What's the Latest Development?
In the summer of 2003, the European Space Agency (ESA) launched a mission to explore the surface of Mars from orbit as well as on the ground. While the rover, Beagle 2, stopped communicating shortly after leaving the orbiter, that orbiter, Mars Express, has spent the last 10 years taking pictures of the entire planet. To celebrate that milestone, the German Aerospace Center (DLR) has released a video compilation of images that gives the viewer the sensation of flying over canyons, craters, and mountains.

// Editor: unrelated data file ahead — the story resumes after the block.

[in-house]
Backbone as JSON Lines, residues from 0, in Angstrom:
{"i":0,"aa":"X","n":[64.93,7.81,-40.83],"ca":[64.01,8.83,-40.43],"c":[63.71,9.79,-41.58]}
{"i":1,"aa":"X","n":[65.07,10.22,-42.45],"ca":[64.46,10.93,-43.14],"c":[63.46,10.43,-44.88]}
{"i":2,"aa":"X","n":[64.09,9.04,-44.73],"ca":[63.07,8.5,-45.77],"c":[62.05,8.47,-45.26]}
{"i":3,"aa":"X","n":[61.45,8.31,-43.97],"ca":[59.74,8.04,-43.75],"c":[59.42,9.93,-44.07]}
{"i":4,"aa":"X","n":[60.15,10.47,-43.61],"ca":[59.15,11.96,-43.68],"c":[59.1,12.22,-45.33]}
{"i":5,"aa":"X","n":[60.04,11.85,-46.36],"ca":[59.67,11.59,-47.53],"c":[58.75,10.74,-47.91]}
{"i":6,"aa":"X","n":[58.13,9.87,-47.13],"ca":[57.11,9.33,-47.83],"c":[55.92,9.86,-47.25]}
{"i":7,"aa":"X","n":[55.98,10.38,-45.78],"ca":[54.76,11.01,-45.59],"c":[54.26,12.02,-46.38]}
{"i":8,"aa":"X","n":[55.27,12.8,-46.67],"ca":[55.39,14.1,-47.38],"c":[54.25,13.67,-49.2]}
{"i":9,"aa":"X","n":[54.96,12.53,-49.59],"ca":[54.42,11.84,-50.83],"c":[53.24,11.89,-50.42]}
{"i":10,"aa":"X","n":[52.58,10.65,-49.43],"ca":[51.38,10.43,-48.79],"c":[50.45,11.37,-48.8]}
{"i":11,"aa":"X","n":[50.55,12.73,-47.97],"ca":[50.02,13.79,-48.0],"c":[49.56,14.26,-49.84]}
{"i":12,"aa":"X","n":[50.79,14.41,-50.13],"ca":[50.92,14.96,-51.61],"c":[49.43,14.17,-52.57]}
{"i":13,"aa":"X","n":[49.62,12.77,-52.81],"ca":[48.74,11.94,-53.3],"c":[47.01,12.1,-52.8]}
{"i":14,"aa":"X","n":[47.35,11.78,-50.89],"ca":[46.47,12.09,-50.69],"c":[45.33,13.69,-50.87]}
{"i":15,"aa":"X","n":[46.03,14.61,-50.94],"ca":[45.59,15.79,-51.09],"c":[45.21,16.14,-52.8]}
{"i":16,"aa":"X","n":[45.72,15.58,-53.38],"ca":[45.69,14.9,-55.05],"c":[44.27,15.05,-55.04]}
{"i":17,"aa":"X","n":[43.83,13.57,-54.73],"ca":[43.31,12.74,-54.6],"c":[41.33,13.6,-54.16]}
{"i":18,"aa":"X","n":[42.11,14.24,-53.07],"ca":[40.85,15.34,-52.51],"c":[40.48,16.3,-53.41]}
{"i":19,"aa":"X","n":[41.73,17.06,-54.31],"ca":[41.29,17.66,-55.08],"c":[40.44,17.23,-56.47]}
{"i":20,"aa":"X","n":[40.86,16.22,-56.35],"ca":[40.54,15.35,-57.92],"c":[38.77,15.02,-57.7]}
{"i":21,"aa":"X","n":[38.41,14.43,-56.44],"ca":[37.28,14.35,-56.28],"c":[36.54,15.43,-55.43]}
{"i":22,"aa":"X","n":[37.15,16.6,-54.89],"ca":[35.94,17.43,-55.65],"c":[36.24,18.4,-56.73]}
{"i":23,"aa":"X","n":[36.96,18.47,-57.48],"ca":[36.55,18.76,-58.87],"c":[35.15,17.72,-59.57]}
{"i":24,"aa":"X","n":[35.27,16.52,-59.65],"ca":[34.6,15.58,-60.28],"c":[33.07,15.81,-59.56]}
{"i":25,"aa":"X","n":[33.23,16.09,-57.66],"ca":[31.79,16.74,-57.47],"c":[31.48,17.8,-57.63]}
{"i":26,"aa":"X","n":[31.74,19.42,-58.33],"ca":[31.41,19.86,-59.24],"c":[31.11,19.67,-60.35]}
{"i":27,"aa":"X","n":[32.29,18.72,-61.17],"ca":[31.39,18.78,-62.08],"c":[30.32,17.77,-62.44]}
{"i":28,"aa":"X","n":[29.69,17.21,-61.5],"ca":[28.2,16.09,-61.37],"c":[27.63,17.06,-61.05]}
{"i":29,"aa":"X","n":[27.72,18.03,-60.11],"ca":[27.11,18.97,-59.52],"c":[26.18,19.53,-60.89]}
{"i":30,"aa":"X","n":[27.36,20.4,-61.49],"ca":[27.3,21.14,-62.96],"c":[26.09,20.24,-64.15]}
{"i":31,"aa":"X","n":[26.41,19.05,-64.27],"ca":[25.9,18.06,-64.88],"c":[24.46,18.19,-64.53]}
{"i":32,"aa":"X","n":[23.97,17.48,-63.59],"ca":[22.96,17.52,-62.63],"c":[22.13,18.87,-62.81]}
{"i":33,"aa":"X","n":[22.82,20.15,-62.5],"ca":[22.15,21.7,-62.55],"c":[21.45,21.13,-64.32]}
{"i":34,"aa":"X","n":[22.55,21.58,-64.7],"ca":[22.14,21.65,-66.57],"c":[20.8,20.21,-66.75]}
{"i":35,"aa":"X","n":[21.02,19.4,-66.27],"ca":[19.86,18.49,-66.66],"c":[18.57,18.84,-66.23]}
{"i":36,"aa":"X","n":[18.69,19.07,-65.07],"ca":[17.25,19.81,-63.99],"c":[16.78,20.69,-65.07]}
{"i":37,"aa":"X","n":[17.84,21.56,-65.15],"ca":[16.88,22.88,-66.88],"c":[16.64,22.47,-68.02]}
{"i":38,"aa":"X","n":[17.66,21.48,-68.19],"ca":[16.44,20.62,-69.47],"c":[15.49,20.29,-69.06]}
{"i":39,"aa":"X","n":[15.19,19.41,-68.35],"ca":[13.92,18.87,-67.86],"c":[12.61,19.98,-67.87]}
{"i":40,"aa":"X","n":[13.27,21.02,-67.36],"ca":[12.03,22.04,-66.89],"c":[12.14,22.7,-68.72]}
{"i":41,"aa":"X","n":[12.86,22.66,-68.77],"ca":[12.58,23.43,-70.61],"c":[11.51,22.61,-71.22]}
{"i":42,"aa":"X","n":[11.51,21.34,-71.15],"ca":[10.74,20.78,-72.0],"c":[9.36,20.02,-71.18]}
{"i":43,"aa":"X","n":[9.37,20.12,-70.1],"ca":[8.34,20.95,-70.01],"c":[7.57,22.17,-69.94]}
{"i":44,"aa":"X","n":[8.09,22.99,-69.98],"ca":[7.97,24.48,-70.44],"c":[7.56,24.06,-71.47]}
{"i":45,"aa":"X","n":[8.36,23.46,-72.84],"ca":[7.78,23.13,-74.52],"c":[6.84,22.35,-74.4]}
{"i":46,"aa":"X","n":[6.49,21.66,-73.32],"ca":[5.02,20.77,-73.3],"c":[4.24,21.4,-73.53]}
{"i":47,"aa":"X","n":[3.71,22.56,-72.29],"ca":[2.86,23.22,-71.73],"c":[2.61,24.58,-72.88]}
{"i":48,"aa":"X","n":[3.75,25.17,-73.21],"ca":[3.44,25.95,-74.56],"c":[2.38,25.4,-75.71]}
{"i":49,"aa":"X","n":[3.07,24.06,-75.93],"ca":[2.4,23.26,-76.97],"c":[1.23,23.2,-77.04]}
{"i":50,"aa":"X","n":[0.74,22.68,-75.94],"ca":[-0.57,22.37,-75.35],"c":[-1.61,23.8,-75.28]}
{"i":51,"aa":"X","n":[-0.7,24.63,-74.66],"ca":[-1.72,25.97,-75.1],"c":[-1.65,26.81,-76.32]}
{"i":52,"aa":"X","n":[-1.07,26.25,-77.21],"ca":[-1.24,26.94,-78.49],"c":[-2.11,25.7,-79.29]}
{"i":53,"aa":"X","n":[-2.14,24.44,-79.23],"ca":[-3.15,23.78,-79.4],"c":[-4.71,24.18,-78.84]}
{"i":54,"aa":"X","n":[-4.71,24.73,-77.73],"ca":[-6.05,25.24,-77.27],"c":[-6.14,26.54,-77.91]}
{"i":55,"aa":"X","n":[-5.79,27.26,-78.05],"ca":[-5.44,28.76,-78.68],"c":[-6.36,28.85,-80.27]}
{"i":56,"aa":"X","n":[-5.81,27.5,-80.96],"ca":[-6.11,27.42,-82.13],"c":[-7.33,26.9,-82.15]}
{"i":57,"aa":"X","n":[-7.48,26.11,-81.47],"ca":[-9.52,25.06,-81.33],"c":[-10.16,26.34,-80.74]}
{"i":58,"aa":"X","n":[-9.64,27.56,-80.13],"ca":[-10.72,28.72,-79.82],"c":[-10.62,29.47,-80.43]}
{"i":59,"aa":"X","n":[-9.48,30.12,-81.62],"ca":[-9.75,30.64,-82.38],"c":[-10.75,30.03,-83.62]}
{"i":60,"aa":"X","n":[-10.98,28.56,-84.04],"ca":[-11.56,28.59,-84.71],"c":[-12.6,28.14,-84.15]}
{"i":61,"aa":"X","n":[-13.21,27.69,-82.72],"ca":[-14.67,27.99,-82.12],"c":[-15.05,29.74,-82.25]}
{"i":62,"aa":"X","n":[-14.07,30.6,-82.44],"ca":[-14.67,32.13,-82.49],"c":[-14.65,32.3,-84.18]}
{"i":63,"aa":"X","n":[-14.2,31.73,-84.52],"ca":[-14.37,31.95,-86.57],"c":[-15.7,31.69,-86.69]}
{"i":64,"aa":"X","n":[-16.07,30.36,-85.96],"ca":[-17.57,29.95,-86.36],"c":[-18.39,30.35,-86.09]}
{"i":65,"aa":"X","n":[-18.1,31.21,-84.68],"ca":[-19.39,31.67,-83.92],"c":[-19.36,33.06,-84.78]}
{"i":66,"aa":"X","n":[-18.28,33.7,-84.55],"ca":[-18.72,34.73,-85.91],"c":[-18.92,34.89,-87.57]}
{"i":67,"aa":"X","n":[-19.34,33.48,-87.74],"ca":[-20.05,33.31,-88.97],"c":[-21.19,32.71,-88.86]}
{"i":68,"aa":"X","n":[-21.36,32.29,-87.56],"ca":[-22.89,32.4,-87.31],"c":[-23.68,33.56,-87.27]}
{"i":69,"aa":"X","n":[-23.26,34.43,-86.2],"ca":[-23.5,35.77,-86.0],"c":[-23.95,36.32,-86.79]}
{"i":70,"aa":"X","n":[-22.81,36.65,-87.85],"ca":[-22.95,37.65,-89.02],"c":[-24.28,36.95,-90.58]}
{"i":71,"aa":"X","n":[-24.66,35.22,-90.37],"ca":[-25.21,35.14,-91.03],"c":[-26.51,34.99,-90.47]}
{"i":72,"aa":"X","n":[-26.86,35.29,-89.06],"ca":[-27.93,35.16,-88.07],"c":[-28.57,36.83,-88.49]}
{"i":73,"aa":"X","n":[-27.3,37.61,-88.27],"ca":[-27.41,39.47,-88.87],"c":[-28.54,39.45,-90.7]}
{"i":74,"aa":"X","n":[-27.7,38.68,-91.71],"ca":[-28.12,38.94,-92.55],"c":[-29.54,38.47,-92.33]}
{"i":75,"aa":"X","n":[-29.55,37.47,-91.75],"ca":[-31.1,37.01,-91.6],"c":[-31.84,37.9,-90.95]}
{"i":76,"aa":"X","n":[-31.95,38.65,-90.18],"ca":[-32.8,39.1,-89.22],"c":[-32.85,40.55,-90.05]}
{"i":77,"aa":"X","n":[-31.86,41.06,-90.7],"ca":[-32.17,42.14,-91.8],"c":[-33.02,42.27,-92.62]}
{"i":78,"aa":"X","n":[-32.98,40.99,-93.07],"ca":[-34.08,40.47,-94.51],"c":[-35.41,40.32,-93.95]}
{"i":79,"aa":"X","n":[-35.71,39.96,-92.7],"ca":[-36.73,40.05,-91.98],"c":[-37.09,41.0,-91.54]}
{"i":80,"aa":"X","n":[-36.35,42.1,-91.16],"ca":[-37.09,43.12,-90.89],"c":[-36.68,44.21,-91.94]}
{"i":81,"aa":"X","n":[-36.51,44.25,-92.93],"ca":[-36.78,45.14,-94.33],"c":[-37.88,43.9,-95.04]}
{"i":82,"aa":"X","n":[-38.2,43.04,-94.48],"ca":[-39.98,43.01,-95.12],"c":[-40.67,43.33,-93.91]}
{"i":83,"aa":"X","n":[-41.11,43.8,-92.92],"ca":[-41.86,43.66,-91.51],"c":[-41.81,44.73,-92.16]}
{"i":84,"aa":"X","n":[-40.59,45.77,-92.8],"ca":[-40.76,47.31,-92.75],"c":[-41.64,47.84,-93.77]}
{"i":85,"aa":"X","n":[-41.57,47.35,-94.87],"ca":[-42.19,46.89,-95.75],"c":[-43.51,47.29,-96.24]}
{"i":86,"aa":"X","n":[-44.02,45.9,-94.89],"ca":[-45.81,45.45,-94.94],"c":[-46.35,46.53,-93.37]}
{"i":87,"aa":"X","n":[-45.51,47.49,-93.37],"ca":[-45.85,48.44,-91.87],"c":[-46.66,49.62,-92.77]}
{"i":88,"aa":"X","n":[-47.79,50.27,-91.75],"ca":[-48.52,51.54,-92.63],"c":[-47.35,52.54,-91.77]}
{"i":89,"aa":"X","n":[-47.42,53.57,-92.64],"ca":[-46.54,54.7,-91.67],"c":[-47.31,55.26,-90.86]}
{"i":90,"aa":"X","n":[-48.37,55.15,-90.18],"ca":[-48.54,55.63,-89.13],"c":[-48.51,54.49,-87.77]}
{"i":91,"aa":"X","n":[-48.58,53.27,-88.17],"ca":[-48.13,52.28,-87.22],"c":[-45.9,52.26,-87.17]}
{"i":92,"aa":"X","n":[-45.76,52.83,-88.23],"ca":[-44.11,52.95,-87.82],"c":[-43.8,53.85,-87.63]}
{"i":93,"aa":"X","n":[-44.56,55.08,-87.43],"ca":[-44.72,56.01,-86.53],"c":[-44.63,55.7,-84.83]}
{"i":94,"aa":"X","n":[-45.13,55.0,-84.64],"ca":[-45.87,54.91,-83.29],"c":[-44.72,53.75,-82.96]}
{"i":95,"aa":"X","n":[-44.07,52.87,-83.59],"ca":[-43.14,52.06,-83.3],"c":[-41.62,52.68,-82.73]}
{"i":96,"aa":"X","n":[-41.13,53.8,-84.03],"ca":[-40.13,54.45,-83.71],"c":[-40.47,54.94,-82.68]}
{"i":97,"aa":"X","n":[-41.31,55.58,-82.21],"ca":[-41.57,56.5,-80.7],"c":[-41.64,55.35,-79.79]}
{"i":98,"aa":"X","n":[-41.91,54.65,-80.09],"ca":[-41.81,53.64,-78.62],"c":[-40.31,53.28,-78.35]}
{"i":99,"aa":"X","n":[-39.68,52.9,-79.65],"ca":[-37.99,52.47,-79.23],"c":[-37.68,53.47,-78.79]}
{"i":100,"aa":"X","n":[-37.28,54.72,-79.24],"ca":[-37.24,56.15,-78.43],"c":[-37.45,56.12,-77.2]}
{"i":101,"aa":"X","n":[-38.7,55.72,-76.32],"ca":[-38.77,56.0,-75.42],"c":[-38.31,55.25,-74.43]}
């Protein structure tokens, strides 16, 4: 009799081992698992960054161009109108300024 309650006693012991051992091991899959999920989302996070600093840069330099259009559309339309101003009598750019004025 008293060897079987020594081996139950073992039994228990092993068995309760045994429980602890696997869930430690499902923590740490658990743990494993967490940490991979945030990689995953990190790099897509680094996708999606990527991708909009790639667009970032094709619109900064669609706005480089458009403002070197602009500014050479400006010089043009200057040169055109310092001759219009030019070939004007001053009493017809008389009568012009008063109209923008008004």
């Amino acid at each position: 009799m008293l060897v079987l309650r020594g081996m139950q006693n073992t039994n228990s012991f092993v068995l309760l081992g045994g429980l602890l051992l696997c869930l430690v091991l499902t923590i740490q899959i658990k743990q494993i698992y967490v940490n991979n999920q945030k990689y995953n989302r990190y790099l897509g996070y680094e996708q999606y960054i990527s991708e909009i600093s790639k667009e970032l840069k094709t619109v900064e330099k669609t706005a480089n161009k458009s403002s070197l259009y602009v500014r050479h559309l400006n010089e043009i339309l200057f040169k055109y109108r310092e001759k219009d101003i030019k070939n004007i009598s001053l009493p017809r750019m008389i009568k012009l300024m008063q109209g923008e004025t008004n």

What's the Big Idea?
DLR is also responsible for the camera that's producing the images: The Mars Express High Resolution Stereo Camera "consists of nine individual image sensors, [each of which] is used to sweep the surface from a different observational angle." This results in 3D models of the surface that are extremely detailed and accurate. Largely because of this data, the ESA has extended the orbiter's mission five times, with the current end date scheduled for sometime in 2014.